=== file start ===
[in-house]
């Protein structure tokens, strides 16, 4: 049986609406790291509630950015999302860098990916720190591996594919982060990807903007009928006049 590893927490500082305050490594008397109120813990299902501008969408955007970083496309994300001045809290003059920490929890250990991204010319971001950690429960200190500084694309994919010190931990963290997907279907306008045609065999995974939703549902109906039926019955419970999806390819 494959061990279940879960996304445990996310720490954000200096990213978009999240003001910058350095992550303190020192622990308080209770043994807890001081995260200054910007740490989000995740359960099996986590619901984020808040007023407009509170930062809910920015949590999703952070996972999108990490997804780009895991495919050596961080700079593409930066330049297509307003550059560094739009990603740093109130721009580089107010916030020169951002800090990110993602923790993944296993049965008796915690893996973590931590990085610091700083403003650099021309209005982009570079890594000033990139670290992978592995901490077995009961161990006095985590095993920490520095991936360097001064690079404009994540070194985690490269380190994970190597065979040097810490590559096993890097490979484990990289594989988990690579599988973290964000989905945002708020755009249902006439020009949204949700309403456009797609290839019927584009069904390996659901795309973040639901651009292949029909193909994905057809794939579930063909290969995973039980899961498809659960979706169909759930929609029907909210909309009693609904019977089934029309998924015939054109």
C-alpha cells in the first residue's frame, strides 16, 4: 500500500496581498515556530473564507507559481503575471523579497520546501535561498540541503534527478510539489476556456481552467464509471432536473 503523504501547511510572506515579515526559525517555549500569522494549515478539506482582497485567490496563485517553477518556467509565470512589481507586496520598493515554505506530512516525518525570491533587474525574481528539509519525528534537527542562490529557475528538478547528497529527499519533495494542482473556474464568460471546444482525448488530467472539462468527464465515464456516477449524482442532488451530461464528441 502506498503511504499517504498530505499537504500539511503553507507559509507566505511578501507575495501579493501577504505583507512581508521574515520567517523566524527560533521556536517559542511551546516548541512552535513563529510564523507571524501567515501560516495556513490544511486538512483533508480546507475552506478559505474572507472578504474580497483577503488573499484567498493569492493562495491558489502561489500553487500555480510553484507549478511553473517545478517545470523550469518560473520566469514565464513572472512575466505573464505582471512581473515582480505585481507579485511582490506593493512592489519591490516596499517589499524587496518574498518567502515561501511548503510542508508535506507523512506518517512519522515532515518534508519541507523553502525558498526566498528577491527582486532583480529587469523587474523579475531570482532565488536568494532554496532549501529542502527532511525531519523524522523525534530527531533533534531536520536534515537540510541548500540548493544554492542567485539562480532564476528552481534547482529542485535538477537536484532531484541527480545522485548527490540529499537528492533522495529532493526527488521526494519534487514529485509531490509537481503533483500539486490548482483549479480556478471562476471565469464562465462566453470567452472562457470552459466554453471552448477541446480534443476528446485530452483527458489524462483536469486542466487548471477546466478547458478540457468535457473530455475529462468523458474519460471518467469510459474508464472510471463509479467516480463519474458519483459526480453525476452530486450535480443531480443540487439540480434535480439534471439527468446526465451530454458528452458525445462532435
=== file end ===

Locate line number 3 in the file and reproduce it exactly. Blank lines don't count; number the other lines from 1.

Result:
C-alpha cells in the first residue's frame, strides 16, 4: 500500500496581498515556530473564507507559481503575471523579497520546501535561498540541503534527478510539489476556456481552467464509471432536473 503523504501547511510572506515579515526559525517555549500569522494549515478539506482582497485567490496563485517553477518556467509565470512589481507586496520598493515554505506530512516525518525570491533587474525574481528539509519525528534537527542562490529557475528538478547528497529527499519533495494542482473556474464568460471546444482525448488530467472539462468527464465515464456516477449524482442532488451530461464528441 502506498503511504499517504498530505499537504500539511503553507507559509507566505511578501507575495501579493501577504505583507512581508521574515520567517523566524527560533521556536517559542511551546516548541512552535513563529510564523507571524501567515501560516495556513490544511486538512483533508480546507475552506478559505474572507472578504474580497483577503488573499484567498493569492493562495491558489502561489500553487500555480510553484507549478511553473517545478517545470523550469518560473520566469514565464513572472512575466505573464505582471512581473515582480505585481507579485511582490506593493512592489519591490516596499517589499524587496518574498518567502515561501511548503510542508508535506507523512506518517512519522515532515518534508519541507523553502525558498526566498528577491527582486532583480529587469523587474523579475531570482532565488536568494532554496532549501529542502527532511525531519523524522523525534530527531533533534531536520536534515537540510541548500540548493544554492542567485539562480532564476528552481534547482529542485535538477537536484532531484541527480545522485548527490540529499537528492533522495529532493526527488521526494519534487514529485509531490509537481503533483500539486490548482483549479480556478471562476471565469464562465462566453470567452472562457470552459466554453471552448477541446480534443476528446485530452483527458489524462483536469486542466487548471477546466478547458478540457468535457473530455475529462468523458474519460471518467469510459474508464472510471463509479467516480463519474458519483459526480453525476452530486450535480443531480443540487439540480434535480439534471439527468446526465451530454458528452458525445462532435